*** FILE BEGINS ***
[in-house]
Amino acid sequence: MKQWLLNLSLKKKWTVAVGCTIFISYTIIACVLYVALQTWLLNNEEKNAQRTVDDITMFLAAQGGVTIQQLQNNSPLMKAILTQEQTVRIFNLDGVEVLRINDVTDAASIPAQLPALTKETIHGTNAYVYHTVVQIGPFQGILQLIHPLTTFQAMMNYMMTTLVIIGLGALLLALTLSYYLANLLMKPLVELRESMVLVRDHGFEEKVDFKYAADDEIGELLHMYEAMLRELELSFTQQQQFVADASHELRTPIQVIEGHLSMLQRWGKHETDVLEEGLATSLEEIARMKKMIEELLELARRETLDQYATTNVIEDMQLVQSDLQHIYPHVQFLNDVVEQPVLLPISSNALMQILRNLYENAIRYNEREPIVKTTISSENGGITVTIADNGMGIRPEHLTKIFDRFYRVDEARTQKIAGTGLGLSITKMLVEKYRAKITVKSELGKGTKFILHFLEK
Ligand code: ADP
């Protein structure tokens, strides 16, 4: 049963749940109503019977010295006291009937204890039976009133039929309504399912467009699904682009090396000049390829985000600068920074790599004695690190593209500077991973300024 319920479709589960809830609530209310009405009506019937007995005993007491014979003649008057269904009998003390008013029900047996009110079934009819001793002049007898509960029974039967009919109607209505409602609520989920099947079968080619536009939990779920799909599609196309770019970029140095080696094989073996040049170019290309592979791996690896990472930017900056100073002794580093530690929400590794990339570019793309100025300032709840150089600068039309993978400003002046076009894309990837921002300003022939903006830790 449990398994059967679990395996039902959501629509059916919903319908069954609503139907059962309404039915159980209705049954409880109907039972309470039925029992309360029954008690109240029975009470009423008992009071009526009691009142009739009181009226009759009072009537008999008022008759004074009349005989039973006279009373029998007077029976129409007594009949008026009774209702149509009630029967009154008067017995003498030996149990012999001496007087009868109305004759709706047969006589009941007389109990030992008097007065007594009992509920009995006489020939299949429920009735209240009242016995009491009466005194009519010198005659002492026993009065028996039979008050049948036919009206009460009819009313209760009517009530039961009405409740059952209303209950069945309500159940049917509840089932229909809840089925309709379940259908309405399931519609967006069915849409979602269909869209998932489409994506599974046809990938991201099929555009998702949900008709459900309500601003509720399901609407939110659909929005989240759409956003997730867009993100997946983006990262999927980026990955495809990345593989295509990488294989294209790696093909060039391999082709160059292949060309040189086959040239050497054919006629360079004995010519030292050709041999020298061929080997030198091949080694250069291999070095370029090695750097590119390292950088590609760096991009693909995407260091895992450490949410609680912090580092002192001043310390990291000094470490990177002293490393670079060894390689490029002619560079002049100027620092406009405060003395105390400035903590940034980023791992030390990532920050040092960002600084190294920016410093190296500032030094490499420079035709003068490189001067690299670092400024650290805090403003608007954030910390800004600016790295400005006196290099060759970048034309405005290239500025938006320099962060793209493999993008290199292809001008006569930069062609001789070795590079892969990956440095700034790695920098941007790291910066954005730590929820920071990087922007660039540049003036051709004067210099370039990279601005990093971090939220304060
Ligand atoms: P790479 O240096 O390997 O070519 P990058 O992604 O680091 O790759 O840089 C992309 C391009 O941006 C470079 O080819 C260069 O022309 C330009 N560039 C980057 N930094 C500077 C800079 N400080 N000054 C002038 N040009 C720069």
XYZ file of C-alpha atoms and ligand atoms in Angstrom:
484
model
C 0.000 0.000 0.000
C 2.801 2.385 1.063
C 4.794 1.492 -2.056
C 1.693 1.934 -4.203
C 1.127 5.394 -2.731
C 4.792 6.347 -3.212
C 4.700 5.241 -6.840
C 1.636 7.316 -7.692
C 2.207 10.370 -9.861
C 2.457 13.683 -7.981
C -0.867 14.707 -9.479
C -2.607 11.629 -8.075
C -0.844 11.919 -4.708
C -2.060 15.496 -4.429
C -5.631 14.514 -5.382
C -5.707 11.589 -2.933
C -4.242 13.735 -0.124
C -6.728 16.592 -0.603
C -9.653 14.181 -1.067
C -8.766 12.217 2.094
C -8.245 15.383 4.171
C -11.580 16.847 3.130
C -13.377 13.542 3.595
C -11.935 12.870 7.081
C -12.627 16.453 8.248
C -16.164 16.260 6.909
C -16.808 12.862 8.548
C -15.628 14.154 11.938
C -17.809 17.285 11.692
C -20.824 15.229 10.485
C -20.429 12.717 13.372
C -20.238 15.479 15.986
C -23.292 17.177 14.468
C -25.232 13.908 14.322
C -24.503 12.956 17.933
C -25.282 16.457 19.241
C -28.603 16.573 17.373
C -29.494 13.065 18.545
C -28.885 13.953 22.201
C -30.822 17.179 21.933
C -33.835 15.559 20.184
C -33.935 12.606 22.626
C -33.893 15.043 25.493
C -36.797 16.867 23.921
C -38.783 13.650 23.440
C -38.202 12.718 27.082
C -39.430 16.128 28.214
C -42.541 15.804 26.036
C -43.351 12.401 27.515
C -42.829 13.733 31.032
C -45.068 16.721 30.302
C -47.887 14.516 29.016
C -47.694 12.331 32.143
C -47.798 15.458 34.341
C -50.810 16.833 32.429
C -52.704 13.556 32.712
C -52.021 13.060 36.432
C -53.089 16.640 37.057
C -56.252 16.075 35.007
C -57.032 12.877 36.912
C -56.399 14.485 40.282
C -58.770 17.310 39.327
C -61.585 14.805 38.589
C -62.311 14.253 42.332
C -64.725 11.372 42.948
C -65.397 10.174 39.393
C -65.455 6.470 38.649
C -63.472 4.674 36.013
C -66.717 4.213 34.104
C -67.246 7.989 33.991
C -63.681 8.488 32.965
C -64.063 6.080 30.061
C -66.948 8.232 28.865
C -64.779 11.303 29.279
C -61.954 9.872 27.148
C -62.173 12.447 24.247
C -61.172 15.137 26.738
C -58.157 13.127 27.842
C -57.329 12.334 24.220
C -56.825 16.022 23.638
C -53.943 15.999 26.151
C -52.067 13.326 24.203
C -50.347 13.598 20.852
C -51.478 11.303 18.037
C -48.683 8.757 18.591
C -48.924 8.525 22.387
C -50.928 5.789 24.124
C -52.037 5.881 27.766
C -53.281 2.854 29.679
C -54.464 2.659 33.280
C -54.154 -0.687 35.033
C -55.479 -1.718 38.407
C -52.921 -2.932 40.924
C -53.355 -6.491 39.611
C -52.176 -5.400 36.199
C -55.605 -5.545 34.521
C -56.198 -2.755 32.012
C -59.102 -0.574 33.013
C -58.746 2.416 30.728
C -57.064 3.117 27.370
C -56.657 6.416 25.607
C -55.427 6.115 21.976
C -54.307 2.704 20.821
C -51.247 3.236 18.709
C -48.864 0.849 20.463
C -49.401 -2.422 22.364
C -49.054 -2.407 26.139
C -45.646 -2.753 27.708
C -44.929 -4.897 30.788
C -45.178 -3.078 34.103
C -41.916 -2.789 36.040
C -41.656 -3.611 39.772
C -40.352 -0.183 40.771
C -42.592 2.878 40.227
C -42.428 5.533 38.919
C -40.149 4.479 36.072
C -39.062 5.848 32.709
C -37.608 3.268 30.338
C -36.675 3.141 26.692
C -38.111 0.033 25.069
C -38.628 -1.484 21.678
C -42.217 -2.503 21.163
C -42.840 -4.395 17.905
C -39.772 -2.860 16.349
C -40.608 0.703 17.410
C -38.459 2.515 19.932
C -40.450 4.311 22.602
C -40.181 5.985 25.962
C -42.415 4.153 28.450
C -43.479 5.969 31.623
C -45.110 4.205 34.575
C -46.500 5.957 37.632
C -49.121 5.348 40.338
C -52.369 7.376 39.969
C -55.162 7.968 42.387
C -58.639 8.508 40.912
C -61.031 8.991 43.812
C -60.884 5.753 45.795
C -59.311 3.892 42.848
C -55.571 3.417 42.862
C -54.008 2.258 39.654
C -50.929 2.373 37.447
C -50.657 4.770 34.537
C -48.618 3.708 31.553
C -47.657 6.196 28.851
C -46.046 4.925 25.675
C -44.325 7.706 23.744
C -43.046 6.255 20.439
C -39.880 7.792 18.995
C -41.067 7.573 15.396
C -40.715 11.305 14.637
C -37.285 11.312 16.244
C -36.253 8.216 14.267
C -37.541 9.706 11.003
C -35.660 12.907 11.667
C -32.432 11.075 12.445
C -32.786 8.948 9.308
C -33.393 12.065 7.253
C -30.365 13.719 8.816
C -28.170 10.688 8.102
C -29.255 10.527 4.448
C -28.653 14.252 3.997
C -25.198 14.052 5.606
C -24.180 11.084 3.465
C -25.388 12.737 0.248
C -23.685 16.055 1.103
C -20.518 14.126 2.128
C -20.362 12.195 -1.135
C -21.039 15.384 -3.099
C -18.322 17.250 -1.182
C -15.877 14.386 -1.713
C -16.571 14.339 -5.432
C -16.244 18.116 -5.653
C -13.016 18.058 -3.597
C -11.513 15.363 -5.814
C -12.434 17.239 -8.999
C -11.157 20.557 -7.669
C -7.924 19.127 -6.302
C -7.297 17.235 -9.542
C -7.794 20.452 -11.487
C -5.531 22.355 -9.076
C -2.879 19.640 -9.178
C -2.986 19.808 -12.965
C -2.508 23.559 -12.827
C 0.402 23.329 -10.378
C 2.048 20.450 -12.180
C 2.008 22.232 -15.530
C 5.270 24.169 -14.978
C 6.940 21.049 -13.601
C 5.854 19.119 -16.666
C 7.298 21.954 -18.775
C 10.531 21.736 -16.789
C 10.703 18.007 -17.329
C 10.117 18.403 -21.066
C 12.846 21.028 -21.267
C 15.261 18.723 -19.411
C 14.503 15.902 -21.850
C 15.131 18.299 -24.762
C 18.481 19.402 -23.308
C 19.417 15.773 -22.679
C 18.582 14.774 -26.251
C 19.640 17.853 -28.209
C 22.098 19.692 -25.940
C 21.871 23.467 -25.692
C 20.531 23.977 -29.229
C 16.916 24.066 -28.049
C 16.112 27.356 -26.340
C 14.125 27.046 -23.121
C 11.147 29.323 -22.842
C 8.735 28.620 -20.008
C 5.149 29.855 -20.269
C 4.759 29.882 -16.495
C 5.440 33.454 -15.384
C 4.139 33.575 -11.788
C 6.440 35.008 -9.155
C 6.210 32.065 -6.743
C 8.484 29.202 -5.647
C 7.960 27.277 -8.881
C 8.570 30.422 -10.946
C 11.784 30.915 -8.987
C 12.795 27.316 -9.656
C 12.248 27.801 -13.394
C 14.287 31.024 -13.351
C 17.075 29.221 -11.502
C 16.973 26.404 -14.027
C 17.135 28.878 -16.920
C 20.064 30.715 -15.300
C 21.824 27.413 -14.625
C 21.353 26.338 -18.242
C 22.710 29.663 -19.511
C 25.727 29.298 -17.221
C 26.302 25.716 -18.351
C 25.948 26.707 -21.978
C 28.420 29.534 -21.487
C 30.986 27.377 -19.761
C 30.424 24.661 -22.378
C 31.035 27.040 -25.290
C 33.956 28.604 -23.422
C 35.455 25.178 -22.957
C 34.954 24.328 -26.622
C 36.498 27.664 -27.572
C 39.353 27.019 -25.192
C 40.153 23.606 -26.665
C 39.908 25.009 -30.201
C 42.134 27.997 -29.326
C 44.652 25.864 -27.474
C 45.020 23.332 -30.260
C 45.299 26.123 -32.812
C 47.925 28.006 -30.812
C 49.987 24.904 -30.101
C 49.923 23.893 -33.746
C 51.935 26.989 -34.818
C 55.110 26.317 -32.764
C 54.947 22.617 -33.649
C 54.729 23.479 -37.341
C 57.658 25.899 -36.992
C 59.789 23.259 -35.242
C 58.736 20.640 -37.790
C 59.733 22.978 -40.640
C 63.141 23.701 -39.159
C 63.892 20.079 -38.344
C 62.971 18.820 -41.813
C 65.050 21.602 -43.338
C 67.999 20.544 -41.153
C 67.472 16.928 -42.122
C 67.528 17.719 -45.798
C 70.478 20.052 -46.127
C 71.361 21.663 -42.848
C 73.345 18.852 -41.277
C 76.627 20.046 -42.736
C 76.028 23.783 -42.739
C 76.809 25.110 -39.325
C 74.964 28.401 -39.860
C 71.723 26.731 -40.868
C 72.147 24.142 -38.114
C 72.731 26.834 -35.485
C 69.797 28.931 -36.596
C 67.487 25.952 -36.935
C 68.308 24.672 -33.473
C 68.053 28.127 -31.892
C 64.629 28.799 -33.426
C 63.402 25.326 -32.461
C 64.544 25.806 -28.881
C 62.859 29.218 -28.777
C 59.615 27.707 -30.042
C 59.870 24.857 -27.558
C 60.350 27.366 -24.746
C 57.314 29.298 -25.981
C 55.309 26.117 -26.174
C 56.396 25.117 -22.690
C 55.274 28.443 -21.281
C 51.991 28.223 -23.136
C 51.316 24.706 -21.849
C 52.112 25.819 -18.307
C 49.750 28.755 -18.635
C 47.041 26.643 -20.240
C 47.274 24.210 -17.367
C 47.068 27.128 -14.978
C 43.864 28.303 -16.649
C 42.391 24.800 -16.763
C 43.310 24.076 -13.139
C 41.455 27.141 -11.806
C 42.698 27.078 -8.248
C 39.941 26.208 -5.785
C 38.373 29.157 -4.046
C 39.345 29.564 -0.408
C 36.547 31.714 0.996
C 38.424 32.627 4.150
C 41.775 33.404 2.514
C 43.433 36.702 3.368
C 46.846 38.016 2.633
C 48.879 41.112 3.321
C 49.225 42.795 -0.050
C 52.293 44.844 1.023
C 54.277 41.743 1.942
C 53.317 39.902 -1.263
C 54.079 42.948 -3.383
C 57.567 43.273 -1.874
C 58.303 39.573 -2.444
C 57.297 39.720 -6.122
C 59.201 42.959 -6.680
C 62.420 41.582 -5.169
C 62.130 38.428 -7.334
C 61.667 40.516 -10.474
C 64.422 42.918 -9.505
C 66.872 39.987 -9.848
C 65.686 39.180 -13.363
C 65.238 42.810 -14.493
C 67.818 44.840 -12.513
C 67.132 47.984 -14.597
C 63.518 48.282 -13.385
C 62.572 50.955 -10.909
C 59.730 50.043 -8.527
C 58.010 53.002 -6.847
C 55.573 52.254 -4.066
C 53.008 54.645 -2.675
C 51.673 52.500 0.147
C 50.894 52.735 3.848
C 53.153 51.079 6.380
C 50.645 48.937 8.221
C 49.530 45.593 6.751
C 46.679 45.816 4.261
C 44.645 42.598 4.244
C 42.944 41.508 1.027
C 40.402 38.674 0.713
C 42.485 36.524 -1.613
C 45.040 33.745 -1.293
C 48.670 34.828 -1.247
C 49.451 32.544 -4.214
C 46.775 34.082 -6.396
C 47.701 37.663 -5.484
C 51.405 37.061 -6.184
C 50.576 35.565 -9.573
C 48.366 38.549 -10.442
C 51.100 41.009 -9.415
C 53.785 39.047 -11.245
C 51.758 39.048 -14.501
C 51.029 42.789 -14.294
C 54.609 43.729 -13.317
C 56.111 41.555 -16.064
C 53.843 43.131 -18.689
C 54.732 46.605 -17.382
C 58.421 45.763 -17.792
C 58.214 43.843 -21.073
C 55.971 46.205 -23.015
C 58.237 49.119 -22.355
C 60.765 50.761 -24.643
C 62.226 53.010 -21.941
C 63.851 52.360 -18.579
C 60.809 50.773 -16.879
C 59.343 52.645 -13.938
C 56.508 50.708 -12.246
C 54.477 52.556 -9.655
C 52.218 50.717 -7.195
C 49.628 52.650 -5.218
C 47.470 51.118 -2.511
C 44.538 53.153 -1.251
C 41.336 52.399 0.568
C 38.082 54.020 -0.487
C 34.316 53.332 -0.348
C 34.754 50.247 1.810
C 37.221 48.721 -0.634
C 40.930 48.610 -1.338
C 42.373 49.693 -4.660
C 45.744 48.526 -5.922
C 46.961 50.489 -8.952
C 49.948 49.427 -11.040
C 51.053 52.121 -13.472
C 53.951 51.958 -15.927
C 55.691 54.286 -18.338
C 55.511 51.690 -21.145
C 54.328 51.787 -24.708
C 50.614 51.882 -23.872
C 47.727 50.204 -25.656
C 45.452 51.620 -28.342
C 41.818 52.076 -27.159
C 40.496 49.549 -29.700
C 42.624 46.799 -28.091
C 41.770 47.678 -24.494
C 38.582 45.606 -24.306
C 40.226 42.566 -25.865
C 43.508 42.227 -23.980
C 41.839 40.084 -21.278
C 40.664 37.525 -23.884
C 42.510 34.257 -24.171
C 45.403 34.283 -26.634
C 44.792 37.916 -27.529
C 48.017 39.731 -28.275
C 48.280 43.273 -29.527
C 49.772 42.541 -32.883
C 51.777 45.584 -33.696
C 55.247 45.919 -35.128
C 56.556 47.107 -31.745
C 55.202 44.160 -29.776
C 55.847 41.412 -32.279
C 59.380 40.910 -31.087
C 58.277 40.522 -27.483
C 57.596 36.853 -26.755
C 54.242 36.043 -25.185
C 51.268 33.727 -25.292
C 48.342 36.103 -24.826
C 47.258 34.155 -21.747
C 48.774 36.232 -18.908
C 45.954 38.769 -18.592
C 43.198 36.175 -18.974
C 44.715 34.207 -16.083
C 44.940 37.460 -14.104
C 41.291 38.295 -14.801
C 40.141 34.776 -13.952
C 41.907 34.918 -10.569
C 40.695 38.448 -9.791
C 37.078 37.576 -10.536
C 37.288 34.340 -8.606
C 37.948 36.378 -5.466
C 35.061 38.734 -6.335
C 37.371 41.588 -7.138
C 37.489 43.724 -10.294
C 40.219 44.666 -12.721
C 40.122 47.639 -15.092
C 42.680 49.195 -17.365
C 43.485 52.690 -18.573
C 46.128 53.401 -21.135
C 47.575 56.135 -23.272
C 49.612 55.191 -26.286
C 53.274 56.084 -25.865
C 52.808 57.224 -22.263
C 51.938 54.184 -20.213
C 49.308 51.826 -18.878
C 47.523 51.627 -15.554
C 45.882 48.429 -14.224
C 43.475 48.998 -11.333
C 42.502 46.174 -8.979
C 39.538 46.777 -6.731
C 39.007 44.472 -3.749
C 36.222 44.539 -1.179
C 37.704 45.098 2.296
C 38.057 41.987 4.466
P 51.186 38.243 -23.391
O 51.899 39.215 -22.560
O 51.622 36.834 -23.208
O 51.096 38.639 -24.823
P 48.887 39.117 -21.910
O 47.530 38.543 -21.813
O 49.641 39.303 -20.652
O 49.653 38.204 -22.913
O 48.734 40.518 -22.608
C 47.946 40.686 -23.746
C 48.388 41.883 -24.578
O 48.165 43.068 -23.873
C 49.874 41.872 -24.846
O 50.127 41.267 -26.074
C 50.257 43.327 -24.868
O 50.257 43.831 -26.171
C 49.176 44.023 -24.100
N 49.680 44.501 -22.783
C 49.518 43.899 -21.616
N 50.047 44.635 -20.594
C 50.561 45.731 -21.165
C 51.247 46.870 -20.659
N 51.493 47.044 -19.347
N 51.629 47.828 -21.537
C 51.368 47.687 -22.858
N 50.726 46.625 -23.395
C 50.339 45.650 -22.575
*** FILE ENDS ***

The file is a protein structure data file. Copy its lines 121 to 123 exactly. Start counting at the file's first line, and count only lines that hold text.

C -40.352 -0.183 40.771
C -42.592 2.878 40.227
C -42.428 5.533 38.919